A natural question, then, is, “So, Eric, what do you know about pentesting?” The answer is: very little. Where I work, we have a security team. I can notify them when I build a new system, and they’ll test it and send me a report. I accept that I will never rise to expert level, if for no other reason than because I don’t have the time. Still, I should know more than I do. Many seasoned sysadmins would be surprised at how easily an attacker can break into a system set at defaults. Since the people behind the Kali Linux project have done all the work to make a convenient entry point, I’m going to take advantage of it. I recommend that you do the same.

Why Use Client Hyper-V for Kali Linux?

I won’t tell you why you should use a Microsoft hypervisor as opposed to some other hypervisor. I use Microsoft platforms and services for almost every aspect of my home and work computing, so my natural choice is to stick with it. If your story is different, then stay with what you know.

I will tell you that Client Hyper-V makes more sense than server Hyper-V. I’ll make an exception for those of you that run Windows Server as your primary desktop. That’s not a thing that I would do, but hey, no judgment here.

Why I use Kali Linux under Client Hyper-V:

  • Kali Linux is best used interactively with a desktop interface. If I were to run Kali from within my datacenter, I’d need to use VMConnect against a remote host. I’ve never liked that.
  • Most attacks won’t come from within the datacenter, so why would your primary penetration testing tool live there? Put it into a user network. Run it from a computer that can access your wired and wireless networks.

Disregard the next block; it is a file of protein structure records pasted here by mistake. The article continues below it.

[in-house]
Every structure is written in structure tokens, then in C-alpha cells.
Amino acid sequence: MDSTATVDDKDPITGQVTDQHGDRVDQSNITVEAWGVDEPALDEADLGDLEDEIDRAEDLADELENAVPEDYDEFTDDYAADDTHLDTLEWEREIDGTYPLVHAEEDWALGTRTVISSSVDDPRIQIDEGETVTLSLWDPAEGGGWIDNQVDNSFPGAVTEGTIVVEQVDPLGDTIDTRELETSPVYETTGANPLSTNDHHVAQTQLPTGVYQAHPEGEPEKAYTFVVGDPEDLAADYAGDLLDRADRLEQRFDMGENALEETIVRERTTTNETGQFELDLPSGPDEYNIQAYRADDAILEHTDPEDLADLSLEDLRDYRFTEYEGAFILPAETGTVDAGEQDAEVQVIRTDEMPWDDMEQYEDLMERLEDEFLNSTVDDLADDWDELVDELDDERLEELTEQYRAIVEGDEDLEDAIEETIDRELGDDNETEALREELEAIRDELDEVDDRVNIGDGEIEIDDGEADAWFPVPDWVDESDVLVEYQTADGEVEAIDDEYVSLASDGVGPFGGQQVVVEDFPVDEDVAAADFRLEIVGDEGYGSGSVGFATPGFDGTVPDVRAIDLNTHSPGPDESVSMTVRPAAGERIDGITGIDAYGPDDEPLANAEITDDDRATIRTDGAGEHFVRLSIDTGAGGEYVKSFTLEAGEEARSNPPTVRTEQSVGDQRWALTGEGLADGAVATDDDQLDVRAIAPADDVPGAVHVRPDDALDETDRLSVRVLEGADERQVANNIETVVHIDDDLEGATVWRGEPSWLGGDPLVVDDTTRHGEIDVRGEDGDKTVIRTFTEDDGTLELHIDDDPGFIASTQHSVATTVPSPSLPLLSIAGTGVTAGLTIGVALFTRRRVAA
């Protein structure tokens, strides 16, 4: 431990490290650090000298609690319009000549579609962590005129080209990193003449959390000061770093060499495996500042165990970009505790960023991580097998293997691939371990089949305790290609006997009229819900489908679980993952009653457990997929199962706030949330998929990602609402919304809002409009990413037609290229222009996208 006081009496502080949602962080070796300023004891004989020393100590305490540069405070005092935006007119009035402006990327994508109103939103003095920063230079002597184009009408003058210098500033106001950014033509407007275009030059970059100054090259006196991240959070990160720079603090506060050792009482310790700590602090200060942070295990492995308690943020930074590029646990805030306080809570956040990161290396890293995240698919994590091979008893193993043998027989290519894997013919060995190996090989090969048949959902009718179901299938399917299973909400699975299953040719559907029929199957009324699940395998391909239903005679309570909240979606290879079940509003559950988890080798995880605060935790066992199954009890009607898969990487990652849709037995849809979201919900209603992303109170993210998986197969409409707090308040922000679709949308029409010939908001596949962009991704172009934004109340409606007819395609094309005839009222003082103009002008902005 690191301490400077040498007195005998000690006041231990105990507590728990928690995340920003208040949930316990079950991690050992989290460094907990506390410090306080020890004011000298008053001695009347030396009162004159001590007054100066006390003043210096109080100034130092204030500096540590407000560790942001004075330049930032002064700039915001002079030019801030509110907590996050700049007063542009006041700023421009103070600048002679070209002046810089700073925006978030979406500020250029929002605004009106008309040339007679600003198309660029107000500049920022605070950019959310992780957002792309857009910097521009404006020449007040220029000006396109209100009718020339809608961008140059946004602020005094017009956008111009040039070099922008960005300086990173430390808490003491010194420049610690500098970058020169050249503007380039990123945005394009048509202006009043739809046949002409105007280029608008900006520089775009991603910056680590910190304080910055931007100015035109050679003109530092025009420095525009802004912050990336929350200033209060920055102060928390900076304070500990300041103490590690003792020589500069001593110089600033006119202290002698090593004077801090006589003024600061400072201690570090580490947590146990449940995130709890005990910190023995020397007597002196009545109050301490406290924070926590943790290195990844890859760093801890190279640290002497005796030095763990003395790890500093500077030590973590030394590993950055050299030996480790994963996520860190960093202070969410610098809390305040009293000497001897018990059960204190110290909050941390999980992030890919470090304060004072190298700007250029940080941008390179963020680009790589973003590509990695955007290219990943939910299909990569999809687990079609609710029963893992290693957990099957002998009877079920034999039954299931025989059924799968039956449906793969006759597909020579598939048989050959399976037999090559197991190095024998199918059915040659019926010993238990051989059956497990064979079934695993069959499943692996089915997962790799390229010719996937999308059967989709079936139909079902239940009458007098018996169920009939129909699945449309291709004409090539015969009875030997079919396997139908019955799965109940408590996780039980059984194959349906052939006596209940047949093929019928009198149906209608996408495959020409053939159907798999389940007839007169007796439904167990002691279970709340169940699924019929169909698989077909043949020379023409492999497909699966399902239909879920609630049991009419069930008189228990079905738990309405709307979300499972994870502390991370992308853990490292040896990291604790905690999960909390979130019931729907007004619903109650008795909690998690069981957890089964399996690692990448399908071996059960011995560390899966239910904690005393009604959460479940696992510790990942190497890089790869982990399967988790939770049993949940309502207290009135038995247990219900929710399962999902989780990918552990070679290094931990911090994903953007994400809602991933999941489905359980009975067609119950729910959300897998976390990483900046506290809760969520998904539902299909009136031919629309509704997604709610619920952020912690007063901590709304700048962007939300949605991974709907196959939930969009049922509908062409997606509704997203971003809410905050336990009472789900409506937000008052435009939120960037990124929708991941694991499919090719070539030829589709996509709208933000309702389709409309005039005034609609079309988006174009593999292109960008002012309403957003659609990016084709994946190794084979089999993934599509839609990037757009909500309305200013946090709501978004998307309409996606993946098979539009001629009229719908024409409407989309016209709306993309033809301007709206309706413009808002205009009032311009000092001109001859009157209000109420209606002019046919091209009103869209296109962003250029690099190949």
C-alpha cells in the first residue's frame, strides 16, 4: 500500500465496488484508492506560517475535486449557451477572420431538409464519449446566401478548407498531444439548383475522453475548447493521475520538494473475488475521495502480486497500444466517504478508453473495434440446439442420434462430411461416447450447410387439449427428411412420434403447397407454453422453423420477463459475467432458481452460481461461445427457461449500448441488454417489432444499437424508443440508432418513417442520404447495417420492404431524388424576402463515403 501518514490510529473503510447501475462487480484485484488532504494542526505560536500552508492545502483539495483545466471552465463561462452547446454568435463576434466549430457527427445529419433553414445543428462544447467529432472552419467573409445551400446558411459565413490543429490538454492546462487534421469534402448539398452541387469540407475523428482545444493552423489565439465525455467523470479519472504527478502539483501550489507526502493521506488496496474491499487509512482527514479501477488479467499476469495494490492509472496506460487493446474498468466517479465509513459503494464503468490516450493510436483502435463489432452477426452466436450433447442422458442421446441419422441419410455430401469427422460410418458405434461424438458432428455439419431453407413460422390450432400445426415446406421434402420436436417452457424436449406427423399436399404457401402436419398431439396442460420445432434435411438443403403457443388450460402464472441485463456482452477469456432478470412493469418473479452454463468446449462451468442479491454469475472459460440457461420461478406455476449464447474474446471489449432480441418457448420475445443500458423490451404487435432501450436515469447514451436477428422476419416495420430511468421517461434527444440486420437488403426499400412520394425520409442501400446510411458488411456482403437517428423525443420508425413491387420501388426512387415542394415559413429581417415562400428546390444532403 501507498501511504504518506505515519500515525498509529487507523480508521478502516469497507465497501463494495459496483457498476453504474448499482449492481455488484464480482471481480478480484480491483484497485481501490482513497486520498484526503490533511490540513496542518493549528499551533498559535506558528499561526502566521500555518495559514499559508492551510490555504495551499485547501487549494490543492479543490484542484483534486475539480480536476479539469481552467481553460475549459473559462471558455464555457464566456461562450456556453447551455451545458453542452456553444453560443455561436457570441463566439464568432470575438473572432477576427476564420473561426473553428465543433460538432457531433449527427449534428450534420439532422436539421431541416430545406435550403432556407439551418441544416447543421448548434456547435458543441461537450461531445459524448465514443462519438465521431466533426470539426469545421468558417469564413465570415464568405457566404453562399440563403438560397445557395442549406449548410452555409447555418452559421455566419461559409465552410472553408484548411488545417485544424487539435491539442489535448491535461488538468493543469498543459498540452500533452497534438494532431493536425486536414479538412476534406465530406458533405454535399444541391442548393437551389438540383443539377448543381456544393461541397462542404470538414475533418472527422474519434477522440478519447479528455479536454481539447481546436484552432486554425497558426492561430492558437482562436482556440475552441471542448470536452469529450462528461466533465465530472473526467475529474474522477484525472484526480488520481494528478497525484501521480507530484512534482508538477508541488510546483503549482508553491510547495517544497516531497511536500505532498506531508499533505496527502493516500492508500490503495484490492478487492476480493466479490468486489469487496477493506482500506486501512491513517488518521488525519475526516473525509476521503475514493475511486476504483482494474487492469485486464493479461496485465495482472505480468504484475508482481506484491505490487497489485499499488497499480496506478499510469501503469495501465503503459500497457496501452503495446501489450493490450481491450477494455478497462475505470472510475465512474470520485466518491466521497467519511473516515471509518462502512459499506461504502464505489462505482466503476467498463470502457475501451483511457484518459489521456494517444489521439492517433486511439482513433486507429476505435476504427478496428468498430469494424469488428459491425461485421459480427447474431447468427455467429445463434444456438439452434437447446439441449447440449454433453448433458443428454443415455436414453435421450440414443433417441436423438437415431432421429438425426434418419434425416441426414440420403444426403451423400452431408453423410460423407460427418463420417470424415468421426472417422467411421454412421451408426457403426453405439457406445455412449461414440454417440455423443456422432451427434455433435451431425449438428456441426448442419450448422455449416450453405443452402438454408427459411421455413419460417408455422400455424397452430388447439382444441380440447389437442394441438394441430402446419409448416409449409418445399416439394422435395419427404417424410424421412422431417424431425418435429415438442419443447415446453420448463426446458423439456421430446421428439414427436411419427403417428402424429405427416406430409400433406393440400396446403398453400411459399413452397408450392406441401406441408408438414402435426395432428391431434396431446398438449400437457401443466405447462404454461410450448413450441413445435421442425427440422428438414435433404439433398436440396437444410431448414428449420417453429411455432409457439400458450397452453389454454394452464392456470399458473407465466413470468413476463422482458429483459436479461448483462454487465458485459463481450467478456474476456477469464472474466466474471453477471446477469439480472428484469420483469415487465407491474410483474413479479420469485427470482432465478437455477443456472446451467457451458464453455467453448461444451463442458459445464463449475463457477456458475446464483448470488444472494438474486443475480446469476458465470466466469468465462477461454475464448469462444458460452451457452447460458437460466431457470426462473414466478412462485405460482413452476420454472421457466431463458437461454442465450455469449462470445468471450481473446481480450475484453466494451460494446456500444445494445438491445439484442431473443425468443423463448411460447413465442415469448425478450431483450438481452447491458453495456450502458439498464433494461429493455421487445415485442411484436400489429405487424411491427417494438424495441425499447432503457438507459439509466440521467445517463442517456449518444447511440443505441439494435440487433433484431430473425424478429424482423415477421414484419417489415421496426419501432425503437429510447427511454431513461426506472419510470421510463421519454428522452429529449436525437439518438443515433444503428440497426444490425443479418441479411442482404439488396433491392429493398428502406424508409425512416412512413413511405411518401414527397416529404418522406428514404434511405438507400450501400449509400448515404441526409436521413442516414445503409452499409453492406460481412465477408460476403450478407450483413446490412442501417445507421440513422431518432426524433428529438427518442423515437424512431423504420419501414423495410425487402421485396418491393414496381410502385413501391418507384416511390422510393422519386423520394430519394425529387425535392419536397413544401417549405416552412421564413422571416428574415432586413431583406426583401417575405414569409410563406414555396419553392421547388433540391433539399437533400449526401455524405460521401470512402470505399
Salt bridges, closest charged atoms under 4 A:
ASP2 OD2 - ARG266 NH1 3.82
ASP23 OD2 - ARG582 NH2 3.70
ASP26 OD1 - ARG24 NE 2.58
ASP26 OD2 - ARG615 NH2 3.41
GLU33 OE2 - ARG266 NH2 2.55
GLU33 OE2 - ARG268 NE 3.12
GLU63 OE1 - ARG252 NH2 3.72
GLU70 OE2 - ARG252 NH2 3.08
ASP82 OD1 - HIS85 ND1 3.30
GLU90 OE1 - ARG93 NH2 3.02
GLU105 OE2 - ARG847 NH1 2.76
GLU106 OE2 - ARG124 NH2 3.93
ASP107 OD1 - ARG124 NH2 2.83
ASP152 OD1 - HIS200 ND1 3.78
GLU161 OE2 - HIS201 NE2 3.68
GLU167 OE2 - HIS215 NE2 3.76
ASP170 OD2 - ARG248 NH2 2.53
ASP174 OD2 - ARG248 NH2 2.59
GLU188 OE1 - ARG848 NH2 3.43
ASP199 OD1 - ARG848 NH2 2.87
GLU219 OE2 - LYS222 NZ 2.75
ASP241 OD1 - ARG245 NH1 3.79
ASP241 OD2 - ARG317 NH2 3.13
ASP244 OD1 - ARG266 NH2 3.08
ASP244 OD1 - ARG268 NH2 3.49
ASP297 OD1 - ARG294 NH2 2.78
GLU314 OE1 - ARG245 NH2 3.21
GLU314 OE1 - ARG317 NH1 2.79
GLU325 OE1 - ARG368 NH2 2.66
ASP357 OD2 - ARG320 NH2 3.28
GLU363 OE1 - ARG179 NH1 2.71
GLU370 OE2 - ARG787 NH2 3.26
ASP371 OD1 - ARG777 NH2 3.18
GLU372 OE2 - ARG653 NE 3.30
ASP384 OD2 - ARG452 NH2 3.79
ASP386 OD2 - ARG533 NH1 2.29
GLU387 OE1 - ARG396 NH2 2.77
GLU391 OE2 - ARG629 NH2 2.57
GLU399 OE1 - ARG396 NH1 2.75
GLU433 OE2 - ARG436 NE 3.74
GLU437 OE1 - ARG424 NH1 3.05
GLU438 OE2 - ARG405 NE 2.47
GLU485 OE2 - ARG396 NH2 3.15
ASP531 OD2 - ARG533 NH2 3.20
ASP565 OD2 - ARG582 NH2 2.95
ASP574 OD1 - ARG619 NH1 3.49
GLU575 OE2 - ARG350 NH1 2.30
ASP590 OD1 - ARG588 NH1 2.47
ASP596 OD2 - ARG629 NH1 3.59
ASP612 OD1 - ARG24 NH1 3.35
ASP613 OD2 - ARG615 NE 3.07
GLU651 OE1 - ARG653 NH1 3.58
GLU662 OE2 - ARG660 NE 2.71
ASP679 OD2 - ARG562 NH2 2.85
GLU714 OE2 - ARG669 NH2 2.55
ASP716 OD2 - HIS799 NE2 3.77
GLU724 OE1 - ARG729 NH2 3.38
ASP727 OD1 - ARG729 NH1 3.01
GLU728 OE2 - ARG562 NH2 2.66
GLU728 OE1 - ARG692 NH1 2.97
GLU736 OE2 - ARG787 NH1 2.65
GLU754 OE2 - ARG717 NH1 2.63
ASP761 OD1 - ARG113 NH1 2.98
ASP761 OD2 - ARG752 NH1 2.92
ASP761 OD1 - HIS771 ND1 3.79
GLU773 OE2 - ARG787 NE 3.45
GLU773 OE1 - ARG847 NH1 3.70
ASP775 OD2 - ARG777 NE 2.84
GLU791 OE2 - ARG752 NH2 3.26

• Hyper-V allows you to perform all sorts of spoofing quickly and easily. You can flip MACs and hop networks in moments. You can hide Kali behind NAT to fool many network access protection schemes and then, within seconds, drop it on the network alongside my host OS.
  • I don’t want to replace my primary desktop. I don’t necessarily need to use any hypervisor; I could just install Kali right to my desktop. I could stand up a second physical machine right next to me and use Kali on that. But, this is the sort of thing that hypervisors were built for; more computers in less space. I can keep my general purpose desktop and have the special-purpose Kali running happily together.

Downloading Kali Linux

As a side effect of having a specific purpose, Kali Linux does not provide many install flavors. Start at the Kali Linux homepage. Click the Downloads header at the top of the page. Behold — the list. It looks long, but there’s really not that much there. You’re mostly picking the bitness (most are 64-bit) and the user interface experience that suits you.